Labor strikes in several coastal areas of China have led to wage increases in the mainland. But as labor costs continue to grow, China is losing its status as the low-cost factory of the world. More and more foreign companies are opting to leave China and are setting up factories in Mexico, Indonesia, or Vietnam.
Labor costs in Mexico rose sharply over 10 years ago, and were 240 percent higher than in China by 2002. As a result, many U.S. companies chose to operate their factories in China instead of neighboring Mexico. Now however, more U.S. companies are moving their factories from China to Mexico, according to a Jan. 28 report by Voice of America (VOA).
Meco Corporation, a Tennessee-based company manufacturing outdoor folding chairs and barbecue grills, has operated in China for over 10 years. Recently, due to an increase of labor strikes, primarily at foreign-owned companies, factory worker’s wages have more than doubled since 2007. Consequently, Meco decided to invest US$10 million into factories in northern Mexico.
Harrell Ward, President of Meco Corporation, told VOA that increases in salaries, shipping, and inventory costs in China, and the lower dollar to yuan exchange rate, has forced his company to move its manufacturing operations to Mexico.
Jabil Circuit, another U.S. company, has transferred its manufacturing business from China to Guadalajara, Mexico last year. They hired 7,000 Mexican workers to manufacture electronics such as BlackBerry smart phones for the Canadian company Research In Motion. Mexican factory manager Cesar Castro told VOA that by the middle of this year, Mexican labor costs would be the same as China’s, enhancing Mexico’s competitiveness.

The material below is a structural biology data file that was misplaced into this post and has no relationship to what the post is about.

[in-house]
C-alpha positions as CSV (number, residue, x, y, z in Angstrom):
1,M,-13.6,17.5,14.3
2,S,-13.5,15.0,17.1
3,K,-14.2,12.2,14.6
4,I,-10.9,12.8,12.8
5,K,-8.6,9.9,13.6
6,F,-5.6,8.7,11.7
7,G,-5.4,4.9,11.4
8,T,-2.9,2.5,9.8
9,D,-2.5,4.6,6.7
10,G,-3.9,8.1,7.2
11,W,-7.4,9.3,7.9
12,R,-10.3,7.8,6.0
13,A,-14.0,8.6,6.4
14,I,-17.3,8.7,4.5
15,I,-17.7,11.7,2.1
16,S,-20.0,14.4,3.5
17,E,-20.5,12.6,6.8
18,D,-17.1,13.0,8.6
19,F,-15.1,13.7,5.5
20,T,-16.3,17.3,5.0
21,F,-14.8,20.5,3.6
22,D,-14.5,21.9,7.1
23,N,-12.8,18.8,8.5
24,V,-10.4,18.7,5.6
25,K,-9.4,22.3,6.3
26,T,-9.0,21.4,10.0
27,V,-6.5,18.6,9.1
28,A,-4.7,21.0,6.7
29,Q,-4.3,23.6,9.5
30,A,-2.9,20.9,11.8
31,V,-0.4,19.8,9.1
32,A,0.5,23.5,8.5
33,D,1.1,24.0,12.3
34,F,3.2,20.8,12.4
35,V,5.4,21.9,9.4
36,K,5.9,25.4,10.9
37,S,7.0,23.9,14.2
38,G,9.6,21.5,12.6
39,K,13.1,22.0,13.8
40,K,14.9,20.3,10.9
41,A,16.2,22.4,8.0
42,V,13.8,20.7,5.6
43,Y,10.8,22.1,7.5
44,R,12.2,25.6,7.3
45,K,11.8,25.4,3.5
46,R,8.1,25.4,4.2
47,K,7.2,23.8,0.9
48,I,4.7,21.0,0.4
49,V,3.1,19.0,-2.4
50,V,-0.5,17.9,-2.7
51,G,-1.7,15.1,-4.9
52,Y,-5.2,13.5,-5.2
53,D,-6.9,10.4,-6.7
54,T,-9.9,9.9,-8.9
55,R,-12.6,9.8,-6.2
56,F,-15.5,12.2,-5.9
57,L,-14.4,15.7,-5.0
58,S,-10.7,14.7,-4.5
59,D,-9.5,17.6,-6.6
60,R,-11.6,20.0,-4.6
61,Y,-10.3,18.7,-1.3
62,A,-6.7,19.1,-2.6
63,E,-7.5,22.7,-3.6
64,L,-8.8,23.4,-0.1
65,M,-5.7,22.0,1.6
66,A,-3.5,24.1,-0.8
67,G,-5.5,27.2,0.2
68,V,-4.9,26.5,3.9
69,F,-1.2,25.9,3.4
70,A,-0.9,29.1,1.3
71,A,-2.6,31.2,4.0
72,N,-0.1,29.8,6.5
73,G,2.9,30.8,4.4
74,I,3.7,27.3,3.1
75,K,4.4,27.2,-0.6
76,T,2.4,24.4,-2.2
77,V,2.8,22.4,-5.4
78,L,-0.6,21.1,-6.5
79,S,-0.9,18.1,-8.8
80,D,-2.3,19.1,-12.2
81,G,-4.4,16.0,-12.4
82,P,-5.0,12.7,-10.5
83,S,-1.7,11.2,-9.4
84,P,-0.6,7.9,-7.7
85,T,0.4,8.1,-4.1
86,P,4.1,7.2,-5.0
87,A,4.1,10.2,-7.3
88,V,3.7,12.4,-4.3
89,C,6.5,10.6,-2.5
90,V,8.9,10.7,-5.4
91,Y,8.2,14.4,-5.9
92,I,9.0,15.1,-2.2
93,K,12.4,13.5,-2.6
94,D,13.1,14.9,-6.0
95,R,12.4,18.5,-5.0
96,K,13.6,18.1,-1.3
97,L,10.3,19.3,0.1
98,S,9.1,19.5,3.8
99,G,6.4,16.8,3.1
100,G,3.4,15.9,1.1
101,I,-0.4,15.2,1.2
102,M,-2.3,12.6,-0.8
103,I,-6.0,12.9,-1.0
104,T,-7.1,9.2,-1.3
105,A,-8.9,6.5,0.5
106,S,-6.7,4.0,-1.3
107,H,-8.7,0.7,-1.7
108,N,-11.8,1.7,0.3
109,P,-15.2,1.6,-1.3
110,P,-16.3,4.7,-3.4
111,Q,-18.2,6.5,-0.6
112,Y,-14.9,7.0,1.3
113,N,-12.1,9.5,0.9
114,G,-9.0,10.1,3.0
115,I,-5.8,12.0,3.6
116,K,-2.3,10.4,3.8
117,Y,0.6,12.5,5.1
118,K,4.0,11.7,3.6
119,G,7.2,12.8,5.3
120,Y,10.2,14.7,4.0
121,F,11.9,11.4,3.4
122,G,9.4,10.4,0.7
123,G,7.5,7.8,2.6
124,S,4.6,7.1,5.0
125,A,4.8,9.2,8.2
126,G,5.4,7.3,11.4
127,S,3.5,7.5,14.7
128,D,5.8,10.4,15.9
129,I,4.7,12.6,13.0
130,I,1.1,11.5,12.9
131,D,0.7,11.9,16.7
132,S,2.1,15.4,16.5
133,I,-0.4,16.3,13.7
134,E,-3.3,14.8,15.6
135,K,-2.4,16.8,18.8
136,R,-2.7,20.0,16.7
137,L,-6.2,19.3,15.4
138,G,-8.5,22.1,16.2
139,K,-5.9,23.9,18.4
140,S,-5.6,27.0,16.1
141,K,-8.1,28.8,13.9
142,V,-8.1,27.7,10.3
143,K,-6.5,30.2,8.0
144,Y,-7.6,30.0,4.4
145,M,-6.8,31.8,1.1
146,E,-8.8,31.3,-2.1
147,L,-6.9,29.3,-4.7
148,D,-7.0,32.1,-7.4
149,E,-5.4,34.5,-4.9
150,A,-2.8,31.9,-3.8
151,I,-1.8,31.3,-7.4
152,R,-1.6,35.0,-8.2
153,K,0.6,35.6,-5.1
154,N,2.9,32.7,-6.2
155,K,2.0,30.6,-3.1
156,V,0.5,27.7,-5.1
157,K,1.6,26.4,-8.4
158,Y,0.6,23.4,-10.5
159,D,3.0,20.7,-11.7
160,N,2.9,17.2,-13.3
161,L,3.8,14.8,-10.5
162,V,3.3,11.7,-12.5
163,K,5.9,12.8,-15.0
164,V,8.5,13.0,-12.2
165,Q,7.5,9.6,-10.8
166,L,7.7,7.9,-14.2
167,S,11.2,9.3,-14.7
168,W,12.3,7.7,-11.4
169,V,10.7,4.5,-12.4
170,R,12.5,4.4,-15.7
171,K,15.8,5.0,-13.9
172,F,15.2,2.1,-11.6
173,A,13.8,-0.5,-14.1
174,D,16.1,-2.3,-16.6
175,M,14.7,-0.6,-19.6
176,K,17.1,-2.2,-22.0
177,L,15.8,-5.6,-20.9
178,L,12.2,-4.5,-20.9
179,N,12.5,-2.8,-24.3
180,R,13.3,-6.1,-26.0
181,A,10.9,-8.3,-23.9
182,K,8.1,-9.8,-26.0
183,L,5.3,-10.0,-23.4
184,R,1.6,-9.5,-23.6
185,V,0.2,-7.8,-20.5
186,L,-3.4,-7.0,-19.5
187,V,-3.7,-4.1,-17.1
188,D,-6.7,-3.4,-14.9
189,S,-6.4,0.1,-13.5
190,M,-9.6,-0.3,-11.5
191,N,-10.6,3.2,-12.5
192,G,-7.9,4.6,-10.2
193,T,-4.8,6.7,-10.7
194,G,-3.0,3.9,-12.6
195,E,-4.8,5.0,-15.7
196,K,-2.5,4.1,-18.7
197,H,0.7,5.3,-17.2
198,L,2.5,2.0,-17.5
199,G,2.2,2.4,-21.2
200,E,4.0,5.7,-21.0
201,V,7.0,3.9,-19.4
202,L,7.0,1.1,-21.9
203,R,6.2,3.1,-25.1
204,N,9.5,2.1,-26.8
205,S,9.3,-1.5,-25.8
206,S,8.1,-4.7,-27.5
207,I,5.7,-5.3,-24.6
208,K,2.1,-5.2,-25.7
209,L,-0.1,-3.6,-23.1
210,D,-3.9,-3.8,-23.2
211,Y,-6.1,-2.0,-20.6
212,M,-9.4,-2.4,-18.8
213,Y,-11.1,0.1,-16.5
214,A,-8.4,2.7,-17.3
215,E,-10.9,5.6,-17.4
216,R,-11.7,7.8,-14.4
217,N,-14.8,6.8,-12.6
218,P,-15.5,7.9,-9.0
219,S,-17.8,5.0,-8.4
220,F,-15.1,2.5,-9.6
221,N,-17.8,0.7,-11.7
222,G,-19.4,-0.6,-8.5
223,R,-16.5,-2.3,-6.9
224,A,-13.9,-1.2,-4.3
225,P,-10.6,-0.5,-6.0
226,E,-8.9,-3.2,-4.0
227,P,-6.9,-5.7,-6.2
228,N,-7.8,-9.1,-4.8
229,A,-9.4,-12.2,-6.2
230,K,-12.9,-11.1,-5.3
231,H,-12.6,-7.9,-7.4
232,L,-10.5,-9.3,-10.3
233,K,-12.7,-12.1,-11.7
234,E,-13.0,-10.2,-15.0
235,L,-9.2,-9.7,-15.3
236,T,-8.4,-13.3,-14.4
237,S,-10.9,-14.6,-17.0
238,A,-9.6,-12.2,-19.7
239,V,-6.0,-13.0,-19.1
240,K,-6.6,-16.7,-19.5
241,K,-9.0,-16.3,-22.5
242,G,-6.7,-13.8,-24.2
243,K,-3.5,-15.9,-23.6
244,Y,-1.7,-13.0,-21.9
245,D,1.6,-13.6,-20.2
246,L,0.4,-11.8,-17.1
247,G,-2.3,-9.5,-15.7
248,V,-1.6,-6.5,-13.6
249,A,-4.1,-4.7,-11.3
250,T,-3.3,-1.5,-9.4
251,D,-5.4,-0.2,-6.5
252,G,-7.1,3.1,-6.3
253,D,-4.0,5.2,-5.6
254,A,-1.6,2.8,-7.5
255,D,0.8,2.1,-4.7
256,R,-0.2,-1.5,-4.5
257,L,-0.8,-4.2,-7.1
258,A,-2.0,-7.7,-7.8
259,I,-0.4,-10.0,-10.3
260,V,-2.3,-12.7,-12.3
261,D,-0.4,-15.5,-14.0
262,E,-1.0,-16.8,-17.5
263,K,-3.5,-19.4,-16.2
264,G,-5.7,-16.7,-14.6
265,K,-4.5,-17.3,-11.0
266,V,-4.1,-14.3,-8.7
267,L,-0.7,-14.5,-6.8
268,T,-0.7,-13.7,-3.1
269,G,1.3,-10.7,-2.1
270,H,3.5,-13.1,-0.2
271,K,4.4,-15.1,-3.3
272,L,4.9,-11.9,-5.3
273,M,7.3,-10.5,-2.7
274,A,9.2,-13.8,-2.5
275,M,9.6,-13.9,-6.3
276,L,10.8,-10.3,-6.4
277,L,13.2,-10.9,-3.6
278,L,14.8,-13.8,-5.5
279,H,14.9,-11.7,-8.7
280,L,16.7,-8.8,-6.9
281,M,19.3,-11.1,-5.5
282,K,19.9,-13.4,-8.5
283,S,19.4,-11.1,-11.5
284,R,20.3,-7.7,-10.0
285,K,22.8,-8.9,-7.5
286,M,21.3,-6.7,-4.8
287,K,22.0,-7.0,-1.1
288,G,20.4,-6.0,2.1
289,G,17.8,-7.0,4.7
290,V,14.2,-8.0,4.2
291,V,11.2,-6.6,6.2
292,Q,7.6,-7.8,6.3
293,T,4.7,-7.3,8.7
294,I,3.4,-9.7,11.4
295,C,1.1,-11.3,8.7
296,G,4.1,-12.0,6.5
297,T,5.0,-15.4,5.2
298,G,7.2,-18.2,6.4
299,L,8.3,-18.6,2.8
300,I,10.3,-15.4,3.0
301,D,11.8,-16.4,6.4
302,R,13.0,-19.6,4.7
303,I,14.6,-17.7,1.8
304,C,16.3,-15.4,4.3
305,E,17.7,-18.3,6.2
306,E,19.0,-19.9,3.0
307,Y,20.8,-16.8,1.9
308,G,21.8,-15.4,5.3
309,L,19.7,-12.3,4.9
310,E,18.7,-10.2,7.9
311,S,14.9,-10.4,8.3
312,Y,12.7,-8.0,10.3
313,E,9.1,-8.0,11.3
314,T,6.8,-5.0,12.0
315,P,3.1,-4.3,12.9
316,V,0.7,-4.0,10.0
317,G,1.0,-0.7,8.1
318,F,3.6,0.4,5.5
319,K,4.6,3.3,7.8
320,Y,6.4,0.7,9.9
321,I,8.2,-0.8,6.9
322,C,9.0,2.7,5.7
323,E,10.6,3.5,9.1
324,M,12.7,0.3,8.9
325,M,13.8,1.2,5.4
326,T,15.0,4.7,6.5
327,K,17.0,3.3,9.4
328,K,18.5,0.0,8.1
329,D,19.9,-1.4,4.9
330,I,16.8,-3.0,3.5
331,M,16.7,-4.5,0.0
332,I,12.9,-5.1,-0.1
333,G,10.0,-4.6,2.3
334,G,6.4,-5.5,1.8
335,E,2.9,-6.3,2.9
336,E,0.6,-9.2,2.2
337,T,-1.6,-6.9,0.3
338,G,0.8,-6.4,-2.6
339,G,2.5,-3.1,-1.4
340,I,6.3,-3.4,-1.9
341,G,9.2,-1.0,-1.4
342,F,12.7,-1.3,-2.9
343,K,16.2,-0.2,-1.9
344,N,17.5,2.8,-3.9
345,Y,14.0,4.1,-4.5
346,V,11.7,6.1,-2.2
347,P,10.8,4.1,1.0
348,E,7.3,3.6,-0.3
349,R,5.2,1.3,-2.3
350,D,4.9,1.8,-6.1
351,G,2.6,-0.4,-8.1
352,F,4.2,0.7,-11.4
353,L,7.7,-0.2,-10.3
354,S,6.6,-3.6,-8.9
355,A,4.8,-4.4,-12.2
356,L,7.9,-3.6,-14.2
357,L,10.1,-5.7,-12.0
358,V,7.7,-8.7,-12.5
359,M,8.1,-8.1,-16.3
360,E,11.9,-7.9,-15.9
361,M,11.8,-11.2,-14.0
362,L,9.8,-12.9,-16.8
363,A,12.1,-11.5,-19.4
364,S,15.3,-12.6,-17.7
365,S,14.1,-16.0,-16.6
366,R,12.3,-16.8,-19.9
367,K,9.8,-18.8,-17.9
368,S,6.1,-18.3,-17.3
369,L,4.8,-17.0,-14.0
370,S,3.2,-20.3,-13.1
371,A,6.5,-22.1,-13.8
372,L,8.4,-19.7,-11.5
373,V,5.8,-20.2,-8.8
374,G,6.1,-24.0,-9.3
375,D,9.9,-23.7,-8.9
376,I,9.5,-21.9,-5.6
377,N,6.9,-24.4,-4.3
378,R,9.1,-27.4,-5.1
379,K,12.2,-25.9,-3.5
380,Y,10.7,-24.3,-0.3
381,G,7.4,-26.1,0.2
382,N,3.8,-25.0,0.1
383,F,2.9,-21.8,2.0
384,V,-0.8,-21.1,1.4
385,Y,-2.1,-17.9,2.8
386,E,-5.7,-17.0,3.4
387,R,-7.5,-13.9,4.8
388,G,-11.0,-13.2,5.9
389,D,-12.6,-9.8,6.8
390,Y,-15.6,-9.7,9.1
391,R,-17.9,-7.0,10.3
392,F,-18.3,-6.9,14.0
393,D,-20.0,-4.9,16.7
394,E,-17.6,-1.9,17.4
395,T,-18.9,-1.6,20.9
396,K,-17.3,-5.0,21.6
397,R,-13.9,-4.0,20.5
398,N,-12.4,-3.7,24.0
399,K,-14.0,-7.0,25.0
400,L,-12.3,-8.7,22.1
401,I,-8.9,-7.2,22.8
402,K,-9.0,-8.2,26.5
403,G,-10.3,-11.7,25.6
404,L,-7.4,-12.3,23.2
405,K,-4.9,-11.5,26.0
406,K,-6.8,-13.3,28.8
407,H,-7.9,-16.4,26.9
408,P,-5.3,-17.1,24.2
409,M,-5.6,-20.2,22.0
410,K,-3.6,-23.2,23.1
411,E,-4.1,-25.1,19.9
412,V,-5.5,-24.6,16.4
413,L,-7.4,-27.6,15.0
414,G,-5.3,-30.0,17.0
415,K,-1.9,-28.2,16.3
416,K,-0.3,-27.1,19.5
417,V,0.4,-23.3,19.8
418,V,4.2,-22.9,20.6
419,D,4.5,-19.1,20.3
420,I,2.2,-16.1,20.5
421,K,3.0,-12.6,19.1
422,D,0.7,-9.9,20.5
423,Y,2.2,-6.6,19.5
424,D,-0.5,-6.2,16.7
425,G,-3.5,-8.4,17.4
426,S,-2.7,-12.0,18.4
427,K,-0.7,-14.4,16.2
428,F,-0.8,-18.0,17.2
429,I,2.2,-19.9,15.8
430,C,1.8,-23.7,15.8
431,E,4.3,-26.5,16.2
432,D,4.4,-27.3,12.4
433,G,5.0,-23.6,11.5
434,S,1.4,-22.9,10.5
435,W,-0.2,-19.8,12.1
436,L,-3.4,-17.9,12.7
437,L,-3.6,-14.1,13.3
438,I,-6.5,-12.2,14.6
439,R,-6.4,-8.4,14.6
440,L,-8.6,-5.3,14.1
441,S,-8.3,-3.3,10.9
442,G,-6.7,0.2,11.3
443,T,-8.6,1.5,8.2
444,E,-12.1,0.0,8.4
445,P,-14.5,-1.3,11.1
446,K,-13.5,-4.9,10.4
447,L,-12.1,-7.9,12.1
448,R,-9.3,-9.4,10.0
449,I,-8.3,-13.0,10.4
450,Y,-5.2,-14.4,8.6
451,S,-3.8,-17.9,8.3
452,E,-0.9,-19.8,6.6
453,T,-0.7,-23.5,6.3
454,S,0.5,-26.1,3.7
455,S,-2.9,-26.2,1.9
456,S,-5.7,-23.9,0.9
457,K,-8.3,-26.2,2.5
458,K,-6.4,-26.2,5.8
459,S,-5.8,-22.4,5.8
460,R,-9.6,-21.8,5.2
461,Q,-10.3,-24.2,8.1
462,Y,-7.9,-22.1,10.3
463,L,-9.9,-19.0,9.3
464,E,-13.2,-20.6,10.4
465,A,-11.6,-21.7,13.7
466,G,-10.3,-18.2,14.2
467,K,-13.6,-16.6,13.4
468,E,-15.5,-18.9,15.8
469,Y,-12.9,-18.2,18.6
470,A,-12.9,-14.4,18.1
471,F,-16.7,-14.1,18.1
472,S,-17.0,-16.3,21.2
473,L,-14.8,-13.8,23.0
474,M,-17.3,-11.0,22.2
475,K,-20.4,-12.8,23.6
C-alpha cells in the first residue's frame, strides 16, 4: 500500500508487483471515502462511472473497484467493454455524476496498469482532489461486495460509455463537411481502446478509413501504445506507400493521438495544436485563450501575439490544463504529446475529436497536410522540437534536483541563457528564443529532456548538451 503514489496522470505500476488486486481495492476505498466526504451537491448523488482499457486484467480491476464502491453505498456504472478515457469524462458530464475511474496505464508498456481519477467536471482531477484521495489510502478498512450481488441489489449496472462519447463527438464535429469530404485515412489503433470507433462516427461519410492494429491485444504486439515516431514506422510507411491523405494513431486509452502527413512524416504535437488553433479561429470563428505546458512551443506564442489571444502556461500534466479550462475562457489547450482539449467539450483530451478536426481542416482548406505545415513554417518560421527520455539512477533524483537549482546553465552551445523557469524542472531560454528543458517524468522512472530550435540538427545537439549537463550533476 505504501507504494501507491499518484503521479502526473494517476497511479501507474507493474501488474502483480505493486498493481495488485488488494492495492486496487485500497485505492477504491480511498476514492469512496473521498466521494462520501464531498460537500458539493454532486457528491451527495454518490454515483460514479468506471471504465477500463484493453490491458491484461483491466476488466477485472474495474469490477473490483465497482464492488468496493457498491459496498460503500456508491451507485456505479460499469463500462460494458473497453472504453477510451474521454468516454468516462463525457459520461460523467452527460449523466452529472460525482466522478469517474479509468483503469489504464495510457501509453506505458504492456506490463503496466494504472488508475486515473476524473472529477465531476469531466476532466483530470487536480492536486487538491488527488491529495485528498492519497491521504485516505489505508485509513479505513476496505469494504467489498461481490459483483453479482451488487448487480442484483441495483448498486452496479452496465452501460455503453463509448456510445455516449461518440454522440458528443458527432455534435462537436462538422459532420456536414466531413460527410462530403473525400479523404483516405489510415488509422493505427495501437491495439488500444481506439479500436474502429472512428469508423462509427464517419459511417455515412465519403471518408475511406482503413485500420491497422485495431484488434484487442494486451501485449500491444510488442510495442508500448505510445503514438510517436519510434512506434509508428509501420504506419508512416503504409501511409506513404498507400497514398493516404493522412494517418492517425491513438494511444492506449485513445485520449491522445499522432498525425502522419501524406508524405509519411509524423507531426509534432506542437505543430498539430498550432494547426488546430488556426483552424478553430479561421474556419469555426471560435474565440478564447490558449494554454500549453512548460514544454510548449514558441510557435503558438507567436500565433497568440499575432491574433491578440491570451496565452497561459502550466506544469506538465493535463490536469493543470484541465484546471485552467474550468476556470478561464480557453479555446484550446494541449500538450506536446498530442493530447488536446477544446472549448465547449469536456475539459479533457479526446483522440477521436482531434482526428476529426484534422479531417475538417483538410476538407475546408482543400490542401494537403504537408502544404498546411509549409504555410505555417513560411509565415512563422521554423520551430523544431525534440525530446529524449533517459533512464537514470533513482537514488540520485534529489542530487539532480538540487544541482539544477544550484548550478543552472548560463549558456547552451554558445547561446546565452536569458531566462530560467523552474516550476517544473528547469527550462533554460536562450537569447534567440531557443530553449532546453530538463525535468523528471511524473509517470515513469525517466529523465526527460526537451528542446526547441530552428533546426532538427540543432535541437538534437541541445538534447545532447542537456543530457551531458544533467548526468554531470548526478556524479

Statistics show that Mexico’s average wage is only 14 percent higher than China’s, which seems to support Castro’s statement, according to the VOA report.
Oddly, Chinese manufacturing companies are also outsourcing to Mexico. Castro cited Lenovo, the largest PC-vendor in China, as an example. According to Castro, companies look at transportation costs, labor costs, and trade agreements between nations as deciding factors for manufacturing locations.
Statistics show that Mexico’s share in the U.S. import market rose from 10 percent in 2005 to a record high of 12 percent in 2010. This was the first time since China joined the World Trade Organization in 2001 that Mexico’s growth rate in the U.S. import market has surpassed China’s.
China’s Labor Shortage Dilemma
Qualified labor shortage in China is posing a serious problem for Taiwanese-owned businesses there. The annual migration of factory workers during the Chinese New Year, low wages, as well as large-scale factory relocations are among the reasons cited for the shortage.
Last year, the Management Institute of Taipei (Taiwan) conducted onsite surveys in southern and northern China of over 200 Taiwanese business leaders and managers. They found that Taiwanese owned businesses in those regions had an average labor shortage rate of 20 percent, and 76 percent of Taiwanese businesses felt pressure from the shortage. They increased workers' wages by 20 percent on average in 2010, The New Epoch Weekly (NEW) reported on Jan. 28.